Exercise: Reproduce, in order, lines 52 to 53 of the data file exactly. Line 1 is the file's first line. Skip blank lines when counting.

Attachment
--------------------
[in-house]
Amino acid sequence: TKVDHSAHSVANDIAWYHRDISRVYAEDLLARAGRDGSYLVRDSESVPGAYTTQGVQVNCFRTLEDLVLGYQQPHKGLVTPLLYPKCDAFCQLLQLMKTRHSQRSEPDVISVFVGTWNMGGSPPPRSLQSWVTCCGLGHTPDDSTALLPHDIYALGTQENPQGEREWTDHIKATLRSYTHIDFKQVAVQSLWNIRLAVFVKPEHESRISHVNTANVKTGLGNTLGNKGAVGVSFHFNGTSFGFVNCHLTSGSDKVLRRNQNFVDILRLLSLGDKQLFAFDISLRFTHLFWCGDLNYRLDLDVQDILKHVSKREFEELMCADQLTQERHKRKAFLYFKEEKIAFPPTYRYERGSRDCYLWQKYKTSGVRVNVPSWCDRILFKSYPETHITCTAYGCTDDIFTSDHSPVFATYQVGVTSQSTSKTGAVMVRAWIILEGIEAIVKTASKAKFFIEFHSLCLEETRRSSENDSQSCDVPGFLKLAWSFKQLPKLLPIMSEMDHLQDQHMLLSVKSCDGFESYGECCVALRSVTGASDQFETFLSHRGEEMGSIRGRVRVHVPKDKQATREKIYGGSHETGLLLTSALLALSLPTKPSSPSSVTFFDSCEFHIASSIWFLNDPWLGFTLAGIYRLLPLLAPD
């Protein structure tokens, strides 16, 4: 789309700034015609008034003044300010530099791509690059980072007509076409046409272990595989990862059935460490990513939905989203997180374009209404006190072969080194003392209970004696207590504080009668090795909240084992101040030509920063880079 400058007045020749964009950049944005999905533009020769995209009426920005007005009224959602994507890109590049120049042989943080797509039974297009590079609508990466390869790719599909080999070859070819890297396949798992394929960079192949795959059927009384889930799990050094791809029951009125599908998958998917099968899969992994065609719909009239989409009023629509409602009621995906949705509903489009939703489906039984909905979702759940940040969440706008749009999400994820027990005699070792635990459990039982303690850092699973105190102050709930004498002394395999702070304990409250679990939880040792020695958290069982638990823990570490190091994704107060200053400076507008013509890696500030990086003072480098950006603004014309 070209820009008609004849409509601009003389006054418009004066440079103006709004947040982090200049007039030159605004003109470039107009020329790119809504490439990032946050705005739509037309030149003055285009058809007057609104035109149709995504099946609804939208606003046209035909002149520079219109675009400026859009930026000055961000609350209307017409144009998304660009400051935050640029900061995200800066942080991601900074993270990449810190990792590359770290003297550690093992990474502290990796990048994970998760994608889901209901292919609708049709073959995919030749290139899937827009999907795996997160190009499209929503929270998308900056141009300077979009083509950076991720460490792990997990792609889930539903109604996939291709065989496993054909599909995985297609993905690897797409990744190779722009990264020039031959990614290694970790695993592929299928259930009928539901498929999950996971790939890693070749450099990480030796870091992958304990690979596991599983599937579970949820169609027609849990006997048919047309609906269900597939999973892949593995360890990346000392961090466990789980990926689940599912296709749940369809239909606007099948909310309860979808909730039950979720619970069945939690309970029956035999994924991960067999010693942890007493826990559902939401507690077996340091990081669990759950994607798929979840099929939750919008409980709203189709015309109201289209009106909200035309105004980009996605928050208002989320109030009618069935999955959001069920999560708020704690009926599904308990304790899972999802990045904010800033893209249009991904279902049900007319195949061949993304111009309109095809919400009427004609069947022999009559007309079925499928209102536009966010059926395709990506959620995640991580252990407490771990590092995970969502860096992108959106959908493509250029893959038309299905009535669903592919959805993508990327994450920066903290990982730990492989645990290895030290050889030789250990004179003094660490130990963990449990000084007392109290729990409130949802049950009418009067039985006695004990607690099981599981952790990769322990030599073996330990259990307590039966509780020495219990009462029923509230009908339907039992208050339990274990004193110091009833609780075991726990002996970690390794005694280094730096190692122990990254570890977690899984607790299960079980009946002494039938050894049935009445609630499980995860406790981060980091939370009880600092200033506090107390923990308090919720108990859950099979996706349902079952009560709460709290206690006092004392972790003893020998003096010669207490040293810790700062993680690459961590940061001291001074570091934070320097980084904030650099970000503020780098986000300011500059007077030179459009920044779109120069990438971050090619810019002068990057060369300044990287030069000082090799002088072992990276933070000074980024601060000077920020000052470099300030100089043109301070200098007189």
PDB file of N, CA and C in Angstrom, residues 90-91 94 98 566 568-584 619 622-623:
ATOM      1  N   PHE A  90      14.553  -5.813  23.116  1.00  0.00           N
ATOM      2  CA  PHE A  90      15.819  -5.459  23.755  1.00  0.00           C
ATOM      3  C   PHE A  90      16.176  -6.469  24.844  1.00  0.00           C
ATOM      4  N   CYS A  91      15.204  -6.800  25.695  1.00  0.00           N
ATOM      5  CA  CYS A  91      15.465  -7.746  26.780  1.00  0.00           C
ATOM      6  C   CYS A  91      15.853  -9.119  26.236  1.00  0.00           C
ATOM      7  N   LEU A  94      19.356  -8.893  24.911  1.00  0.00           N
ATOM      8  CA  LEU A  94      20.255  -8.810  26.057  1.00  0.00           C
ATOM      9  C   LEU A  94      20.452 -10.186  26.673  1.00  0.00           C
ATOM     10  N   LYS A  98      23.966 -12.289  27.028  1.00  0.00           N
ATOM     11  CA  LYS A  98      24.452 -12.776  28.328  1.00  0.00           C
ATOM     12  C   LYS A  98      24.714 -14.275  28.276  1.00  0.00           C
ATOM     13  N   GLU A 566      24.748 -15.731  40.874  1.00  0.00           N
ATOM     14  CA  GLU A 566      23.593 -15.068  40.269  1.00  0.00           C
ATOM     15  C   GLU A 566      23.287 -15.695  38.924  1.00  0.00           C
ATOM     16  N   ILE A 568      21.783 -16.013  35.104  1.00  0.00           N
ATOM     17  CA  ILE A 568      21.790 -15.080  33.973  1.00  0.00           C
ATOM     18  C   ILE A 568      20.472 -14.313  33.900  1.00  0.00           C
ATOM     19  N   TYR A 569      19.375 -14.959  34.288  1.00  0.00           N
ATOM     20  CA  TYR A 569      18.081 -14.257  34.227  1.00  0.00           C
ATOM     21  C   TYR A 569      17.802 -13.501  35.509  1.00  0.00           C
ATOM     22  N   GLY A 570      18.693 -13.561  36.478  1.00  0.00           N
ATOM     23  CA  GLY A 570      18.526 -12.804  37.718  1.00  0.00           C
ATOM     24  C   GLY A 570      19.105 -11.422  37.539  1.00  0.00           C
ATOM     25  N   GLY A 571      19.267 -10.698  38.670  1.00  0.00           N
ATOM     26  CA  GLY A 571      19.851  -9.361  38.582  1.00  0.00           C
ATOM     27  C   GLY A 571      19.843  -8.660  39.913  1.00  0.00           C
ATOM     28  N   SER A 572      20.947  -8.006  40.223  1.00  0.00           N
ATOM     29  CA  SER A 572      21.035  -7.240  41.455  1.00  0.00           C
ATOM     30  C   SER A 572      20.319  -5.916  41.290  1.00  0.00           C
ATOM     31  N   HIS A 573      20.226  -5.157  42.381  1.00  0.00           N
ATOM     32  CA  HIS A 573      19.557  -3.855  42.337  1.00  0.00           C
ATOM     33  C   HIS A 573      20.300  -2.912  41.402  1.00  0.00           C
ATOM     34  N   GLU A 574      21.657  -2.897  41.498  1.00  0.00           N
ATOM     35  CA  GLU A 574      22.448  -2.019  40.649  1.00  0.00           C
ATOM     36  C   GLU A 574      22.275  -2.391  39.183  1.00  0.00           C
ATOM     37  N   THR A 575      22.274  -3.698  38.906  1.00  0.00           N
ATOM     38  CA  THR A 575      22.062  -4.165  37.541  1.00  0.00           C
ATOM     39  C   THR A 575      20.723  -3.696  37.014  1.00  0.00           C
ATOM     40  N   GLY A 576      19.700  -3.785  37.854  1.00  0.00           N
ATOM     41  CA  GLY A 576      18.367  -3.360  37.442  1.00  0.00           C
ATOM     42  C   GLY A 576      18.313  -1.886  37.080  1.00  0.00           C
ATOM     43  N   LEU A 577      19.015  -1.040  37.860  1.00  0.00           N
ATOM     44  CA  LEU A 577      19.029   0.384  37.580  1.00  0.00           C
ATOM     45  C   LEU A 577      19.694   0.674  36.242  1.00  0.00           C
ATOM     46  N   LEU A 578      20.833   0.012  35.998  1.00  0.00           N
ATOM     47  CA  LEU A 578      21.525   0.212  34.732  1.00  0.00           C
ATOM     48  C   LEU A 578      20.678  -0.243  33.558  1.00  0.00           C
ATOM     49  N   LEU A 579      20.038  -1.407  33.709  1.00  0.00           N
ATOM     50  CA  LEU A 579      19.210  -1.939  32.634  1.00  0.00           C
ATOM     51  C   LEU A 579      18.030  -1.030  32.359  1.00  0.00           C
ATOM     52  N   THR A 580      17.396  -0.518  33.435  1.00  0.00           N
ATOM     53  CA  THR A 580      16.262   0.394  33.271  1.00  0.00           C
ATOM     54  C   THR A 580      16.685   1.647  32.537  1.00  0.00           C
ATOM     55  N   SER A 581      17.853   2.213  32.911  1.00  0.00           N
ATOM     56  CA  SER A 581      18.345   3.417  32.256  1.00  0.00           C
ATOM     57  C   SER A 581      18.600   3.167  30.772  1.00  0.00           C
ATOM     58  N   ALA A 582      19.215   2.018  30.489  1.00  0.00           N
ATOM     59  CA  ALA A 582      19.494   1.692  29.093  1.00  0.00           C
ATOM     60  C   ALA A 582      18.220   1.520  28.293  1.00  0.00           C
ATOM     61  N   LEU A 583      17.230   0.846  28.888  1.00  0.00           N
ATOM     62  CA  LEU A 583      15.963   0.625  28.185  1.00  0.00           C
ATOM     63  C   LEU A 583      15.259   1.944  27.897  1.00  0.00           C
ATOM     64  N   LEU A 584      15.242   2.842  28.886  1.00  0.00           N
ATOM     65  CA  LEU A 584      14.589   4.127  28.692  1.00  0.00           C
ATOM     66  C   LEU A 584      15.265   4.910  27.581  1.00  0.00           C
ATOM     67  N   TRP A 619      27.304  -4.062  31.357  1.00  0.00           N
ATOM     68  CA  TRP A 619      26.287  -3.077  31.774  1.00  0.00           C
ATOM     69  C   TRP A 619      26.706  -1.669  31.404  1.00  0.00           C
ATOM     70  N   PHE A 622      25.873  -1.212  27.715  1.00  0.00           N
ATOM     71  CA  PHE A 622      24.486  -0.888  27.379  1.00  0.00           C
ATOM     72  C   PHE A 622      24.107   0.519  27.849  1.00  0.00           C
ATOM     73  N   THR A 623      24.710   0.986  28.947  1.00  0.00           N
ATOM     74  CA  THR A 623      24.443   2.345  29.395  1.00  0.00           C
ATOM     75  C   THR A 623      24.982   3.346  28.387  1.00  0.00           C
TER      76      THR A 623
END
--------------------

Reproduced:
ATOM     48  C   LEU A 578      20.678  -0.243  33.558  1.00  0.00           C
ATOM     49  N   LEU A 579      20.038  -1.407  33.709  1.00  0.00           N